Stepping into the forest of my mind

Stepping into the forest of my mind
Just as every journey begins with a first step, every story begins with the first word.

Sunday, May 8, 2016

Finding Courage to Begin College
My treasure! They helped
me survive college.
Happy Mothers’ Day, everyone!  I wish you smiles and sunshine, love and laughter.

My memoir is a story about believing in oneself, of finding the courage to begin a dream and then discovering the strength needed to see it through to completion.   The perspective is an older student beginning college, one with no college preparatory foundation.  A person with children to raise, a home to maintain, and a college curriculum to understand.  It’s supposed to be a humorous journey of a mother of five through college: how I coped with both motherhood and college.

I don’t know if I was afraid of academia, afraid of going to college exactly.  I think it was more like I was nervous about embarrassing myself in front of other adults and people I didn’t know.  But aren’t most people worried about that?

            Compounding this was the fear of looking bad in the eyes of my children.  Let me explain.  I was the head of my household.  Okay, I shared the duties with my husband, but I was in charge of the home front.  I did the homework and projects with the children.  I retaught my learning disabled firstborn each day.  I was their entertainment more often than not.  We were a tight family unit.  [God blessed us for sure!]  If I did poorly at college, I thought, it would be like I failed my family.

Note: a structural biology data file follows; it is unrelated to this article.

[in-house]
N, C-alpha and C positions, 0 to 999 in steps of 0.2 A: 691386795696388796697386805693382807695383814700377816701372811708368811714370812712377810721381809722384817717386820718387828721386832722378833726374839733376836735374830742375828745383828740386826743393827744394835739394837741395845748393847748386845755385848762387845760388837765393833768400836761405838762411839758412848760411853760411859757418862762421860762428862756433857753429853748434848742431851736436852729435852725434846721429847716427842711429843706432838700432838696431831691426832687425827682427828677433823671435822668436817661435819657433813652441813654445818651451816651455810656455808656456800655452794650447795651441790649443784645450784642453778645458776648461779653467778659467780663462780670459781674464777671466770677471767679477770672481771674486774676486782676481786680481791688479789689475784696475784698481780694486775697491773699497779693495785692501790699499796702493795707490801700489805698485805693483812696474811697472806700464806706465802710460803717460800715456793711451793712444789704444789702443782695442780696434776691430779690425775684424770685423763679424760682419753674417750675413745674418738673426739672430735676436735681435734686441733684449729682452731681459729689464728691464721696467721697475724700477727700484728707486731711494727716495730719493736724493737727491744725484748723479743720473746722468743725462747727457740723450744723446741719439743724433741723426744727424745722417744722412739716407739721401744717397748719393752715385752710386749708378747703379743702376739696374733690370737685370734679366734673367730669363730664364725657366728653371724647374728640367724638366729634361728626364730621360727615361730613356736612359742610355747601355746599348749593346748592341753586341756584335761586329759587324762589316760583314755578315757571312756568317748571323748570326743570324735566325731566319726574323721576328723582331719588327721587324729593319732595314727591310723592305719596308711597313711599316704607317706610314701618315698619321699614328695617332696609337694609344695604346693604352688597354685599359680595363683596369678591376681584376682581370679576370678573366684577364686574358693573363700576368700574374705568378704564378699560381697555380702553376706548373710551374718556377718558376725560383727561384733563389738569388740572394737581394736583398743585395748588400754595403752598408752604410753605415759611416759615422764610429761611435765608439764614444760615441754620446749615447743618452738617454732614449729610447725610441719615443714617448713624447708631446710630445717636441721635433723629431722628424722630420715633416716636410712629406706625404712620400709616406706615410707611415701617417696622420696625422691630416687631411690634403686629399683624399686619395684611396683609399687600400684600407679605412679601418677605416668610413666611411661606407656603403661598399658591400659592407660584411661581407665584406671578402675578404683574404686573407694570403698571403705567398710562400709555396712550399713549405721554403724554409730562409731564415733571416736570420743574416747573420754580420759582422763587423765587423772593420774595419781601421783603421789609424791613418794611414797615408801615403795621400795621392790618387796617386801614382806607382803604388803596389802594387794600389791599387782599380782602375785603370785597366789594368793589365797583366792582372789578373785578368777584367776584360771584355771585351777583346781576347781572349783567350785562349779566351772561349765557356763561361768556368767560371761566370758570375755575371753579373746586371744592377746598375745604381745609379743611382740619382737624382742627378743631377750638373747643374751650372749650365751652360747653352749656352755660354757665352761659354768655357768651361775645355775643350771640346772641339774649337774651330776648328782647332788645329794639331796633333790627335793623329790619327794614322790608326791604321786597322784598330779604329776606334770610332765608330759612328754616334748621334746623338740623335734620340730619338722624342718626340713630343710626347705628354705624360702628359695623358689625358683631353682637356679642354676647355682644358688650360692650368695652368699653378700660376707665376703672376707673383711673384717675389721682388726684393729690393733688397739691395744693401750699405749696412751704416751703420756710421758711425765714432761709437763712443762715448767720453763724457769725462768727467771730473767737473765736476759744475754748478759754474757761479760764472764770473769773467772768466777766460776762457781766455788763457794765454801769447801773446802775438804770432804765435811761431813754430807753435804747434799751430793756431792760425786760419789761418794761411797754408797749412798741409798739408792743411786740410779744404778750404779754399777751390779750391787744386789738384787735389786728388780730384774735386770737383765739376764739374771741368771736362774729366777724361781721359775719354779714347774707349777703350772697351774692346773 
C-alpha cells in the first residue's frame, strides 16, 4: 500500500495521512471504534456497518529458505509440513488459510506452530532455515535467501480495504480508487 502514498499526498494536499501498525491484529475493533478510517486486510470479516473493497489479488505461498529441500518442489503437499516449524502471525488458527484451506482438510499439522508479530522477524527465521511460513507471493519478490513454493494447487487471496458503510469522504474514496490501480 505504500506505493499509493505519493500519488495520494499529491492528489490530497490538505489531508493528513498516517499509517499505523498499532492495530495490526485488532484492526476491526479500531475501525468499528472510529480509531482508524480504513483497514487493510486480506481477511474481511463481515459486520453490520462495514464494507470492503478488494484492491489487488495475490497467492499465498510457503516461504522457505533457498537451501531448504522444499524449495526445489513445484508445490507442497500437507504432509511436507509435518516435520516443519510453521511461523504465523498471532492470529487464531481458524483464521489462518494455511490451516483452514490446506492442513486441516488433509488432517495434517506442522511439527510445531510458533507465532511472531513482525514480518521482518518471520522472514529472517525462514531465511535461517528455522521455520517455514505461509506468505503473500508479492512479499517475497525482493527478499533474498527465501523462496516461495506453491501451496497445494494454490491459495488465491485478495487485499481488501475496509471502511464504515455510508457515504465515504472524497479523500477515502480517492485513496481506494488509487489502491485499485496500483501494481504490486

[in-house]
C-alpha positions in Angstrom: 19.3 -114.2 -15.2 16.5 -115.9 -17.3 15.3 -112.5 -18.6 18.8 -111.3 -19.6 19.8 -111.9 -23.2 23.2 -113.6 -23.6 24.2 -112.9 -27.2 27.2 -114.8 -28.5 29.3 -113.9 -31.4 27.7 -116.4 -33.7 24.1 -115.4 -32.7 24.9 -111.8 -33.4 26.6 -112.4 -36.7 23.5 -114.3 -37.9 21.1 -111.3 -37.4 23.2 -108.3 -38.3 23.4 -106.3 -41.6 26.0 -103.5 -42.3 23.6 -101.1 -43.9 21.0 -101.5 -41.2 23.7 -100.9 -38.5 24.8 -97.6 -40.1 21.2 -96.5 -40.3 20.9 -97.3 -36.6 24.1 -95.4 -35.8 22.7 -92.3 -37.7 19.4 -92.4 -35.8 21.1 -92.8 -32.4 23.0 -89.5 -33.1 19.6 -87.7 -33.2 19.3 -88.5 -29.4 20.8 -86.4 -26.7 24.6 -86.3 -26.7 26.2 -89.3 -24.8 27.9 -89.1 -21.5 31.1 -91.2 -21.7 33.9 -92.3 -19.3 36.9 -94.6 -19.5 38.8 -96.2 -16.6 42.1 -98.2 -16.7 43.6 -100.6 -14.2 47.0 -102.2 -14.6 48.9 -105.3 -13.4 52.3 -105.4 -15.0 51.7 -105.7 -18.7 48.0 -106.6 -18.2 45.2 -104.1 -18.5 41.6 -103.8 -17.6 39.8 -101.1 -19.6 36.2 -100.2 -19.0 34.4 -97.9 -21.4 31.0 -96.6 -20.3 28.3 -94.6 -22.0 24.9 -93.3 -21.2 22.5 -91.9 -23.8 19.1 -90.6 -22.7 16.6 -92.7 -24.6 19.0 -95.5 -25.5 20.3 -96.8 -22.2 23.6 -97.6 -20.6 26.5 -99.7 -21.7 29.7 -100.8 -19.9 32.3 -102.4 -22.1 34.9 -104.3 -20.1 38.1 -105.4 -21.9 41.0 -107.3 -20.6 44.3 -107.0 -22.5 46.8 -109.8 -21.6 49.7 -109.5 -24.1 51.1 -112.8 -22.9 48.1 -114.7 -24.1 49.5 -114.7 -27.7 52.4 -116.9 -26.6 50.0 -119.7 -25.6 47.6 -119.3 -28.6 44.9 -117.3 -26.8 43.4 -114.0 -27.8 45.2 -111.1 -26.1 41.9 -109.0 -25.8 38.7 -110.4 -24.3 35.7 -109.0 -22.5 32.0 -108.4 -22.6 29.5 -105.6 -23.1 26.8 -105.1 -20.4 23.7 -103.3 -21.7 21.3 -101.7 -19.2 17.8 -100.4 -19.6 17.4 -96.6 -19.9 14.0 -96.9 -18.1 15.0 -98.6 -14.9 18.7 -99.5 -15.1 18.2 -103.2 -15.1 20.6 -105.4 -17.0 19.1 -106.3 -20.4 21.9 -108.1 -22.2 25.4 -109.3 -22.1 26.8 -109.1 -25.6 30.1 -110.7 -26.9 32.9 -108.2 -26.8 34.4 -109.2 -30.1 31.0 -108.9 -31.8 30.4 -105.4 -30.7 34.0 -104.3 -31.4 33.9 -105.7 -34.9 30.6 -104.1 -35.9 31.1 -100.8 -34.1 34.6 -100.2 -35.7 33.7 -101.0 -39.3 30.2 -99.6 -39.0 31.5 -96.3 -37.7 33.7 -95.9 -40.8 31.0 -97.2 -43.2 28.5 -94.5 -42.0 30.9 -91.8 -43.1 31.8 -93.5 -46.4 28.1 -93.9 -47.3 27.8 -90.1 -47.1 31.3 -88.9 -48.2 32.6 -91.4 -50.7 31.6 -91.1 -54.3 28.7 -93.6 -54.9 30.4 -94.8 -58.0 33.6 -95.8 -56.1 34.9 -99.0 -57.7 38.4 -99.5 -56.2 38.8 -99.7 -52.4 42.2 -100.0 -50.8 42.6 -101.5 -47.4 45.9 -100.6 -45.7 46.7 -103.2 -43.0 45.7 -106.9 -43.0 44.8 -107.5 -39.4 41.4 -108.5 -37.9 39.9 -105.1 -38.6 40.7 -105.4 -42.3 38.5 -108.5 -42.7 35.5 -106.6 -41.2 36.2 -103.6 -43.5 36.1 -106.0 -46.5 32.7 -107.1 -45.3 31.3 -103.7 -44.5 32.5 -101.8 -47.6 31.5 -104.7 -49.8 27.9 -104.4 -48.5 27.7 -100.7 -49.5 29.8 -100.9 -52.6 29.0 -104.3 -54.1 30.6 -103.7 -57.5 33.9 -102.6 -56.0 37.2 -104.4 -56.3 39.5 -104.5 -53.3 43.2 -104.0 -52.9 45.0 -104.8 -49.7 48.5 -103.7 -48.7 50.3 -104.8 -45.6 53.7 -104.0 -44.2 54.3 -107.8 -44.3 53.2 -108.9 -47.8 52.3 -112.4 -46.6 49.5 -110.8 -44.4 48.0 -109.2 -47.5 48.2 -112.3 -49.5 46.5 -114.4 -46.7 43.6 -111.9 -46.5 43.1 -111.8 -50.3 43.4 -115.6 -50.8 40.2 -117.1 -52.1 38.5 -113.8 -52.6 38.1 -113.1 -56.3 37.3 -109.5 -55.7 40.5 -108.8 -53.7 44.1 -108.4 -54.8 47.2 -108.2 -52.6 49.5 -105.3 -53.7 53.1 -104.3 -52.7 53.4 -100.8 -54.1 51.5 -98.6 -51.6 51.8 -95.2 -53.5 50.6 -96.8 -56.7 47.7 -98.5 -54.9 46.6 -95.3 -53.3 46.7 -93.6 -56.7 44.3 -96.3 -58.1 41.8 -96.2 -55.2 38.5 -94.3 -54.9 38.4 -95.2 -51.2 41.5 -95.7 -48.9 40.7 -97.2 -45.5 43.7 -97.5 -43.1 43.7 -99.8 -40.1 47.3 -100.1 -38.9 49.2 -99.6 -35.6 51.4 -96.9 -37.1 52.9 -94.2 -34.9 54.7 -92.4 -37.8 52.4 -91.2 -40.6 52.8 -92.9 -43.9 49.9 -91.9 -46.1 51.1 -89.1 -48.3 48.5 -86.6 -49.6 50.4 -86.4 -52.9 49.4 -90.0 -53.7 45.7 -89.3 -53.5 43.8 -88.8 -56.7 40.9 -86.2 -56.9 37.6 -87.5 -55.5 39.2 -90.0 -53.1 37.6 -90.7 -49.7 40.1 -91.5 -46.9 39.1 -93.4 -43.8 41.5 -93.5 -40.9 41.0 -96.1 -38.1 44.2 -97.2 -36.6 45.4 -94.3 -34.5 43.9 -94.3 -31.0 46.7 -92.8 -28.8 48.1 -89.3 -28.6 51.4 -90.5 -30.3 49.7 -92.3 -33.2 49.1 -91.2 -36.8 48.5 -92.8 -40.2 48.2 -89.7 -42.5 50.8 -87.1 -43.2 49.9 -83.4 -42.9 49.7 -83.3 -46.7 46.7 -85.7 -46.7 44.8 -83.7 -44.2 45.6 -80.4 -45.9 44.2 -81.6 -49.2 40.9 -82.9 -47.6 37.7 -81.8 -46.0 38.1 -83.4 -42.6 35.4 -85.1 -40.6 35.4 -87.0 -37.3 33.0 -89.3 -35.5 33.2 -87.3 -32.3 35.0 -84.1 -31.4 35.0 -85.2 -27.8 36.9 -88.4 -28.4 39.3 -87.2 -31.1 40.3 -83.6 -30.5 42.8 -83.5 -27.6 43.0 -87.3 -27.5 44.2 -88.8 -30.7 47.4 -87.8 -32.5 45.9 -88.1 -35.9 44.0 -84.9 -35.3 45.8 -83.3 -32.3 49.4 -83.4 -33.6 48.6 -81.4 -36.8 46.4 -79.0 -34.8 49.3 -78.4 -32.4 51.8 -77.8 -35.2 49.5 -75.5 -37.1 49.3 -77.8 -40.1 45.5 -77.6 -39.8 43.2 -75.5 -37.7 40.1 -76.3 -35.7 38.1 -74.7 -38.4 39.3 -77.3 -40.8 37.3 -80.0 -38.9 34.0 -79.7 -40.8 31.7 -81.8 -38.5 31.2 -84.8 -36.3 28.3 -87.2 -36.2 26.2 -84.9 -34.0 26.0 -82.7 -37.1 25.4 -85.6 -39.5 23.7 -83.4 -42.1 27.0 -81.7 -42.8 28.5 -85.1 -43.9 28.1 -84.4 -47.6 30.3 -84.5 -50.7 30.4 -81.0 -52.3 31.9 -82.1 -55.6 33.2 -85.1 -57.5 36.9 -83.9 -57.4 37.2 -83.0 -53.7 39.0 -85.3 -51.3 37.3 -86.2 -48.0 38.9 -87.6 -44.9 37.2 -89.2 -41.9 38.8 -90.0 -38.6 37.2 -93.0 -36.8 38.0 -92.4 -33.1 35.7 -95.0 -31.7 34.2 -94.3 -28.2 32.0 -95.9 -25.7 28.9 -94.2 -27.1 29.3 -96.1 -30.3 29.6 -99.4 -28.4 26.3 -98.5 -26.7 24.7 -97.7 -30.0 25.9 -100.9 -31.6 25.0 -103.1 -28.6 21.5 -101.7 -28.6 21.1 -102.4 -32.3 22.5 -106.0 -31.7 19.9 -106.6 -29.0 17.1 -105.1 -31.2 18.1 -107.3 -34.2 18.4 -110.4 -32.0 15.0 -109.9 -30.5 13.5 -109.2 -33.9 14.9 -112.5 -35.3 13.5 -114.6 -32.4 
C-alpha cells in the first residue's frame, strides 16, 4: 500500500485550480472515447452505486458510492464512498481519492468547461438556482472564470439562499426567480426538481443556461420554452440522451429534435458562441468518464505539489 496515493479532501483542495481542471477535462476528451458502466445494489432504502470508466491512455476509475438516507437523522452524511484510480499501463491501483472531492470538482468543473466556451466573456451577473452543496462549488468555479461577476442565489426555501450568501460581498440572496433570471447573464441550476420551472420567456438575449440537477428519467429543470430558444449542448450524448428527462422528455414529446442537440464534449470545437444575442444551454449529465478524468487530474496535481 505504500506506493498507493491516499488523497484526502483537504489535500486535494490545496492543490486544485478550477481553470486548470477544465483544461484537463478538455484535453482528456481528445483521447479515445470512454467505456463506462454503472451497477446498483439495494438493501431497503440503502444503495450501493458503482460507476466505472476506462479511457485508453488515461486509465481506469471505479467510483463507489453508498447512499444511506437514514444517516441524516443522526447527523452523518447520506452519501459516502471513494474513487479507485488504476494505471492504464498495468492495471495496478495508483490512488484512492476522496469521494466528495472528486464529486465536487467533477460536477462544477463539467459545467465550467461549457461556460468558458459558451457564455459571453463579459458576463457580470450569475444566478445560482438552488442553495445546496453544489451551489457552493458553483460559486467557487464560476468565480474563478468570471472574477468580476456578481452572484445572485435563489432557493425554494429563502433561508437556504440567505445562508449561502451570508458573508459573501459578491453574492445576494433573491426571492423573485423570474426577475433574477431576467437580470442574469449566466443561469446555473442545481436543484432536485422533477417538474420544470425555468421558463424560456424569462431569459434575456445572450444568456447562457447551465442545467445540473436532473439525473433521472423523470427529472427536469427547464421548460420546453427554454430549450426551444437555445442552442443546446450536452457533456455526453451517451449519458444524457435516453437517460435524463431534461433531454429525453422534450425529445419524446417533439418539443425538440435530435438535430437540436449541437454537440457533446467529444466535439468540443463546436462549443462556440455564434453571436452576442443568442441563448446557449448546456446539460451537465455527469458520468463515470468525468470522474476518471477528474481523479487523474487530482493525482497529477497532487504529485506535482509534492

These are some mental issues I address in my memoir.  But I need to go deeper.  I need to explore this idea of finding courage.  And then maintain that courage to gain that degree.

            Now because I lacked the courage to begin college, I feigned bravery to be able to register, to take the basic skills test, and then the basic skills math courses.  Because I was afraid and dressed myself in a false front, I became edgy and started lacking in my attention to the children, their antics, their well-being, the home, meals.  These anecdotes fill the pages of the memoir.

            If I think about it, it was more a feeling of being unprepared for college.  Other college students, younger college students, had a preparatory foundation that I lacked. 

            Not having this college foundation tied into my next obstacle attending college:  a feeling of inferiority.  And it intensified once I gained entry to University of Pennsylvania.